Oral medications: the oral treatments are known as PDE5 inhibitors, there are 3 available (Viagra™, Levitra™ and Cialis™). The tablets are swallowed about 1 hour before planned sexual activity when used on an as required basis. But initially they are usually taken daily and later that may be changed to an as required basis. However during the first few months after surgery, these oral tablets may not have the same erection inducing effect that injections have, but some men may prefer tablets to injections at the early stage of recovery, either due to personal preference or not being ready to engage in sexual activity.
The tablets may result in a softer erection not firm enough for penetration, but sexual play is encouraged as part of the “exercise” concept. An orgasm is entirely possible with a soft erection or indeed with no erection when adequate stimulation to the penis occurs. But there is some evidence that just by taking PDE5 inhibitors even without an erection occurring, there may be benefit in prevention of deterioration of the erection tissues.
The common side effects include flushing of the face, headache and blocked nose. PDE5 inhibitors cannot be taken by men who are on cardiac medication known as nitrates.
Vacuum device: another treatment choice is the use of a vacuum erection device which is a non invasive method involving placement of a cylinder over the penis. Air is extracted by a pump which results in the formation of an erection that is held in place by a rubber constriction ring. The vacuum device is also used to “exercise” the penis without the rings as a daily or second daily routine for a few minutes. The constrictions rings can be used with the device to create and hold the erection to allow sexual intercourse to occur.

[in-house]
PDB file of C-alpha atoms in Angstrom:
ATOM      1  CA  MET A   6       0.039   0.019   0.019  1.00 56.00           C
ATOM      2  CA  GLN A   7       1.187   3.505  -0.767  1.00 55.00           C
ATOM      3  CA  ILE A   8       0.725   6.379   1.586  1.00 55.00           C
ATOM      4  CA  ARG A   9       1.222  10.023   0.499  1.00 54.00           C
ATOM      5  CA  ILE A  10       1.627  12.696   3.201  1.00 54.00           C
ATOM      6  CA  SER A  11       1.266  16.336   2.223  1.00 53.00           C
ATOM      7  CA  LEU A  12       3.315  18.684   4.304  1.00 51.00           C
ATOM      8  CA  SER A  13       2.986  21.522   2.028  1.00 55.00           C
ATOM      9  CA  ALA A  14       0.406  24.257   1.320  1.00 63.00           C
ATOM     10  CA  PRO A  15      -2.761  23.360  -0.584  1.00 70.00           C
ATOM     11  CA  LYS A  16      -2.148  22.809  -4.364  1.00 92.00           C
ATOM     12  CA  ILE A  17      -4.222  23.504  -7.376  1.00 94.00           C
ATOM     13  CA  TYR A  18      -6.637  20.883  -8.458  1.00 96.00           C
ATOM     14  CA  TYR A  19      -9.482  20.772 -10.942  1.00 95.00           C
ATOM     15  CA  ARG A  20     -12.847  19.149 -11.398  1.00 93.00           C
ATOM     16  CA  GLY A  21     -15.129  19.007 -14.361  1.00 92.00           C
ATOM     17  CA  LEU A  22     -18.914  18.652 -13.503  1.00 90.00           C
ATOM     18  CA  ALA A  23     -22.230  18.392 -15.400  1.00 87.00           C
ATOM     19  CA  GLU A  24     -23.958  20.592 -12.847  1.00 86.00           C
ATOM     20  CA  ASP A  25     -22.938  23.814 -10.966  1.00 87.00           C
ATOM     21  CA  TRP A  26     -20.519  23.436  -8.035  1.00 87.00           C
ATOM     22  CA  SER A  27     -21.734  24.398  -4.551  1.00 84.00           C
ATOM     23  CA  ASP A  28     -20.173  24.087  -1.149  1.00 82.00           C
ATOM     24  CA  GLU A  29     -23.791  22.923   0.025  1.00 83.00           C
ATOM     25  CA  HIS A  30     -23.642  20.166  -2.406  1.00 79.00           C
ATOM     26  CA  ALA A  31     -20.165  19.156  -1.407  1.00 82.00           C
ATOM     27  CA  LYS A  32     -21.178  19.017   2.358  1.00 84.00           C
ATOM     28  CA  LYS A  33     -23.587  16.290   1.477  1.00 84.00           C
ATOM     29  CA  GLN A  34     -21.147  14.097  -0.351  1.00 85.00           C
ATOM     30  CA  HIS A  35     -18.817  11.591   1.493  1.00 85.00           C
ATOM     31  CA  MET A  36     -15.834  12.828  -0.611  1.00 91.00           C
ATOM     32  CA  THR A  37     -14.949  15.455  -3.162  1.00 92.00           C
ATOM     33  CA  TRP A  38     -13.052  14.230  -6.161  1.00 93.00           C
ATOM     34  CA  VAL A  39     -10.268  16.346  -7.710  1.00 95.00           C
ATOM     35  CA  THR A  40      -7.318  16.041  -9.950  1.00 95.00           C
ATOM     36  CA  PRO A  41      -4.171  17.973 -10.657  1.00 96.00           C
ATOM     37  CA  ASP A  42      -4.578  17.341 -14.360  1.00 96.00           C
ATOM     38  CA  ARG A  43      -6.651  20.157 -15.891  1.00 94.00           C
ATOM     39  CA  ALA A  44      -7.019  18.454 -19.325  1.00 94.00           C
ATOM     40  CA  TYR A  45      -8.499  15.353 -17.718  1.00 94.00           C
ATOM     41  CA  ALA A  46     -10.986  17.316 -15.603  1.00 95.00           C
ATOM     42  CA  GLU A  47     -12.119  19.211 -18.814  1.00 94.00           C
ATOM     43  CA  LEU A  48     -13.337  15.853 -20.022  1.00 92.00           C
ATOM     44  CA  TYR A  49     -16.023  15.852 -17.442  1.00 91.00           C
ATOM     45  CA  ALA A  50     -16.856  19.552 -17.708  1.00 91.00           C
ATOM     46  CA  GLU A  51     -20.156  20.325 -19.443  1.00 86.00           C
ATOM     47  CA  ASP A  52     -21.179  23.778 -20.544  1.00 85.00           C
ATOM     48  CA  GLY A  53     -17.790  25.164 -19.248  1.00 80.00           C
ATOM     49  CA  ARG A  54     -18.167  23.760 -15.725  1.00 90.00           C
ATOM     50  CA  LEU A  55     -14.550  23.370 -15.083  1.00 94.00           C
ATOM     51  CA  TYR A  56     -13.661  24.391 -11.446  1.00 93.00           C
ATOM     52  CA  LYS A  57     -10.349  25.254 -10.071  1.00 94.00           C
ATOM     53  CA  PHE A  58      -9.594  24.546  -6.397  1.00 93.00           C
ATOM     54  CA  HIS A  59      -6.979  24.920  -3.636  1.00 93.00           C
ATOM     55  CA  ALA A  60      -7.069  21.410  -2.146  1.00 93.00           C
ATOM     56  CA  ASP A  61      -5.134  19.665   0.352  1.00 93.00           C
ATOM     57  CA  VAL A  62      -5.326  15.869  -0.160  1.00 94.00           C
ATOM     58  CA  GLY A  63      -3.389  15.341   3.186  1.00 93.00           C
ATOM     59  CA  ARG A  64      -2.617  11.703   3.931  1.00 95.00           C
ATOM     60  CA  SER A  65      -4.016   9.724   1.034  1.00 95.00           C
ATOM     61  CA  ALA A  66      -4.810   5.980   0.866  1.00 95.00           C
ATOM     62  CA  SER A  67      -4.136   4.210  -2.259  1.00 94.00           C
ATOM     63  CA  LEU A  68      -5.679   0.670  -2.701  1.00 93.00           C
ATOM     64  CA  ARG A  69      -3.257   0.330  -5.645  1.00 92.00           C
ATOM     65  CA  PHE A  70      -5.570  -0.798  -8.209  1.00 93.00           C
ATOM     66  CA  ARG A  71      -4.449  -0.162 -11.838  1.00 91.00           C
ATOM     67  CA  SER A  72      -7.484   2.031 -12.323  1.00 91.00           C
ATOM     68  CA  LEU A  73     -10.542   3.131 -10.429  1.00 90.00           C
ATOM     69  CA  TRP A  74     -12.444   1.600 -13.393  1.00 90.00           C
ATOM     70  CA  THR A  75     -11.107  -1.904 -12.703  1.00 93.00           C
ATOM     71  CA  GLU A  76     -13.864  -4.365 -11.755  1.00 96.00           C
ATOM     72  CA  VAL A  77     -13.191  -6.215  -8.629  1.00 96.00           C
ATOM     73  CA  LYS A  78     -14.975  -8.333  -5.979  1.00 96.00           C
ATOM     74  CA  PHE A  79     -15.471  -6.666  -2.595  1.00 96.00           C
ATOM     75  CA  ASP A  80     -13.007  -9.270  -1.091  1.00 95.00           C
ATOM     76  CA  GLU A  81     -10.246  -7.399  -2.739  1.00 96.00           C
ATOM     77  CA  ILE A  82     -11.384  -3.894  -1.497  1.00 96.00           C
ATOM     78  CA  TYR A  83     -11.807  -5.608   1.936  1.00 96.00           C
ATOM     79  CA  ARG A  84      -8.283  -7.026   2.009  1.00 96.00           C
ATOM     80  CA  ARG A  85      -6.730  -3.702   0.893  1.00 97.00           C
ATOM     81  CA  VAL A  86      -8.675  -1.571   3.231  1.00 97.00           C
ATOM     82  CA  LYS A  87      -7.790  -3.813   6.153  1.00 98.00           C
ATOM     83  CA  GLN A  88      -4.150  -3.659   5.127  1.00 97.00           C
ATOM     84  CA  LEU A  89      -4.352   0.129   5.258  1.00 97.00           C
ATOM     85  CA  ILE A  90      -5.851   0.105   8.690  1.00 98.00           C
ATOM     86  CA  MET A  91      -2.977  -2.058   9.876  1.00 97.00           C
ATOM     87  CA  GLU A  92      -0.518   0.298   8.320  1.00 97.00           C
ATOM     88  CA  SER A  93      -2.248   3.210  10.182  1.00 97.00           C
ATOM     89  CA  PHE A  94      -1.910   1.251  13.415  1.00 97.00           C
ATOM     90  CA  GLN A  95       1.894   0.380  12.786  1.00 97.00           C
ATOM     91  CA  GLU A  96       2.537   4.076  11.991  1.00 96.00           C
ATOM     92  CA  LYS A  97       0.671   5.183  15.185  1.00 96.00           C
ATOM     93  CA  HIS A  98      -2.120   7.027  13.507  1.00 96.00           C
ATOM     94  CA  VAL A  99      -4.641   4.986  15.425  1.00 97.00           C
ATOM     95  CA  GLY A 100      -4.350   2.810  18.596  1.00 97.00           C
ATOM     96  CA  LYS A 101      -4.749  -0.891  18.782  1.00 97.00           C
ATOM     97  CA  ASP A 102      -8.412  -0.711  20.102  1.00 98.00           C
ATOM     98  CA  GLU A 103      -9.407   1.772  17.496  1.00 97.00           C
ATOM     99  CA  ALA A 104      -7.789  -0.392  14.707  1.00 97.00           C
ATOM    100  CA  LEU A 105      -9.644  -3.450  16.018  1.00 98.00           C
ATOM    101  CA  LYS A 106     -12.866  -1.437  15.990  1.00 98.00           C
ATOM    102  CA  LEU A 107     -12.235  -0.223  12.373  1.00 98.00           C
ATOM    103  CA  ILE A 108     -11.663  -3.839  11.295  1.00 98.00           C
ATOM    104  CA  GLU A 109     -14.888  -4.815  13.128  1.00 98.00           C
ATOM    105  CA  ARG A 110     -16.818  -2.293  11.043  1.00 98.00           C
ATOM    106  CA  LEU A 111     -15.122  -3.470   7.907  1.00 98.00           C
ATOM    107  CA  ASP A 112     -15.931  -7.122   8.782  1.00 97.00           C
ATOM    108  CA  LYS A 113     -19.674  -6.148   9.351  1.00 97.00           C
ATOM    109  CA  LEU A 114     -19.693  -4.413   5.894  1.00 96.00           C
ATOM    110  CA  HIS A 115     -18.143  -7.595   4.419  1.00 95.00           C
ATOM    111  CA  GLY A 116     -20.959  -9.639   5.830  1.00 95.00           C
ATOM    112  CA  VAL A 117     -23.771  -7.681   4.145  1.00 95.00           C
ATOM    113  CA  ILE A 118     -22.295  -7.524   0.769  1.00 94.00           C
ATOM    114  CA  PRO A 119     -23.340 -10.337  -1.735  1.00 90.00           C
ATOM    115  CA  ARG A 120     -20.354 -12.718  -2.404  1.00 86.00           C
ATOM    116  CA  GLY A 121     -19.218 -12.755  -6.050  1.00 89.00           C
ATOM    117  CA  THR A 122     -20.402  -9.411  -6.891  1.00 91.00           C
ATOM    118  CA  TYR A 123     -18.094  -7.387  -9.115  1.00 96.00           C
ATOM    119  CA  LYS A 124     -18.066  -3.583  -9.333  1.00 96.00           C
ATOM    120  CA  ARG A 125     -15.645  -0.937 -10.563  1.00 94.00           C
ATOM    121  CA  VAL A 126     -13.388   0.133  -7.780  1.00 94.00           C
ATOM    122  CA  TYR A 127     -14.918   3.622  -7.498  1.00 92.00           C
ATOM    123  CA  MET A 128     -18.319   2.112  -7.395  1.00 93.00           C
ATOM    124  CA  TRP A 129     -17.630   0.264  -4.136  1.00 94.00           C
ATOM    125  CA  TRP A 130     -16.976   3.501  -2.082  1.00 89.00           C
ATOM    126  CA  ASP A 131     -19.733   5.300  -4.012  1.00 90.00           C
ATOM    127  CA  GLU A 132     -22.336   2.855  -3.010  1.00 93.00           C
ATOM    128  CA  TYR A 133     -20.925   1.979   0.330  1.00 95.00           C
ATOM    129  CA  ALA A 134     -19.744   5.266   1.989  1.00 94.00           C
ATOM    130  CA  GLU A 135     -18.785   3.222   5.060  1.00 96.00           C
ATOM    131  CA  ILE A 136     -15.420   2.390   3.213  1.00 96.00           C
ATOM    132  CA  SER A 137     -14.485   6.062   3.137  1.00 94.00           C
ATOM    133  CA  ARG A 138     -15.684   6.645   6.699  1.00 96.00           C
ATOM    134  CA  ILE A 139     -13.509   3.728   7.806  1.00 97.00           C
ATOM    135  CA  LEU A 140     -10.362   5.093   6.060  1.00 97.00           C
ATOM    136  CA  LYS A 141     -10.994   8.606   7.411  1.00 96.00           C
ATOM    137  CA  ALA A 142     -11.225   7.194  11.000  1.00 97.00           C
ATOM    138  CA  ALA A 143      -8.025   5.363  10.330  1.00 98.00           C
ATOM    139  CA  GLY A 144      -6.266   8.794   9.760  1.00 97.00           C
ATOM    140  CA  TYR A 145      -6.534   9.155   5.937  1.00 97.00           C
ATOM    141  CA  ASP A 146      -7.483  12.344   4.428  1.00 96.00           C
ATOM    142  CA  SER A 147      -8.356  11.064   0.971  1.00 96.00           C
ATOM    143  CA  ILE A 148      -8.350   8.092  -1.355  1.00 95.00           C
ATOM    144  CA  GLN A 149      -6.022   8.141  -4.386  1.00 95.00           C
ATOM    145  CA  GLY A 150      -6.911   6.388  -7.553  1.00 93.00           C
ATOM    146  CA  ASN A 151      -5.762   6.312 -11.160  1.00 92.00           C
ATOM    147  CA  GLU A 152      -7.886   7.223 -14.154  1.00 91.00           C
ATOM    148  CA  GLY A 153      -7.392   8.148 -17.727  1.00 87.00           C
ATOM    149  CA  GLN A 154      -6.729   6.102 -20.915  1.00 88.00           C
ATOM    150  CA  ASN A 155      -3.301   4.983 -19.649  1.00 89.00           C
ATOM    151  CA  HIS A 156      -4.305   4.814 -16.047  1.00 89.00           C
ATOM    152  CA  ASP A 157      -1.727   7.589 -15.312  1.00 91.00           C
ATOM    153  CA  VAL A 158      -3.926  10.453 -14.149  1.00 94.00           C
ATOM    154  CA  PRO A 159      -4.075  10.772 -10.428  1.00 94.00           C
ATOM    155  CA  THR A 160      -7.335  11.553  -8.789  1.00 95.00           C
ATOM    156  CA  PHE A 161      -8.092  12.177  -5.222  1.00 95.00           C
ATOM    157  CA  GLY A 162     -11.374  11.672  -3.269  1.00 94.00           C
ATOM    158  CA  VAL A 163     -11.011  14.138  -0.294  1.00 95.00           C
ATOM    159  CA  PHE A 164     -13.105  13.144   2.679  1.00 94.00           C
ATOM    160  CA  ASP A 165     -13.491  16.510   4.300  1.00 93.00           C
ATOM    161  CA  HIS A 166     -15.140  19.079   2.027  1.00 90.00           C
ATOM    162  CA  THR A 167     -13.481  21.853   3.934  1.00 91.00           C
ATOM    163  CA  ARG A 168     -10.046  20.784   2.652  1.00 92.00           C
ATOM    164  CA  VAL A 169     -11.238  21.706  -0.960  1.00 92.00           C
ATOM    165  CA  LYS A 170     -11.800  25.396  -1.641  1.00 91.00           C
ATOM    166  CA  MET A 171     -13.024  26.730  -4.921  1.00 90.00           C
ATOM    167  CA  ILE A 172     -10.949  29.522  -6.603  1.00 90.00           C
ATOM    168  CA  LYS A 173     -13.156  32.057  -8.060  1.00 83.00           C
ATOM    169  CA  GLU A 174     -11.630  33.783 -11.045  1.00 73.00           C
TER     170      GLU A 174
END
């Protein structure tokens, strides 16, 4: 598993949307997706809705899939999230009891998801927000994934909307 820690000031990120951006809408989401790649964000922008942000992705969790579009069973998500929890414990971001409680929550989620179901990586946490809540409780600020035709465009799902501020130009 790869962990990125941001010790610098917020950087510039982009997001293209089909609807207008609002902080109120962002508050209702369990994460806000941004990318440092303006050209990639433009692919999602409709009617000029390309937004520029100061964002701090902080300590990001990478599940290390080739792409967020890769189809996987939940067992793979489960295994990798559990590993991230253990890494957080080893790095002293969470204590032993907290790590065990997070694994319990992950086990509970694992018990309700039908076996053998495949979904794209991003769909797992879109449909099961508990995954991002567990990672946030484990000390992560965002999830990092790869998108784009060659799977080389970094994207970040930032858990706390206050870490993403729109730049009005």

Penile implant: the surgical insertion of a penile implant or prothesis is considered when all other treatments have proven ineffective. This hydraulic device allows an erection suitable for penetrative intercourse to occur with the simple activation of a pump discreetly placed in the scrotum.
Sexual rehabilitation is a process to restore erectile function following prostate cancer treatment. After surgery, the loss of the erection is immediate and the return of that function can be a slow and unpredictable process. Brachytherapy and radiation treatment have a delayed onset of erectile dysfunction. The outcome depends on many factors surrounding the nature of the surgery plus age and pre-surgery sexual functioning. The final outcome of the return of erectile function 2 to 3 years after surgery may not be as good as the situation beforehand, even when nerve sparing surgery has been carried out. Persistence and repetition of the recommended exercises in a regular routine may improve the outcome. If you do not have partner it is still important to carry out the treatment program on your own. However if you are in a relationship, do not forget the sexual needs of your partner. If your erections are not firm enough for penetration, consider non-penetrative sexual activity known as outercourse. Negotiate with your partner over the exercises that you can both participate in and discuss what level of sexual activity you both wish to achieve. Your treating doctor or sex therapist can always assist with these decisions.
The intention of this handout is for educational purpose only and not to be used as a guide for self-management. Consult with your specialist or GP.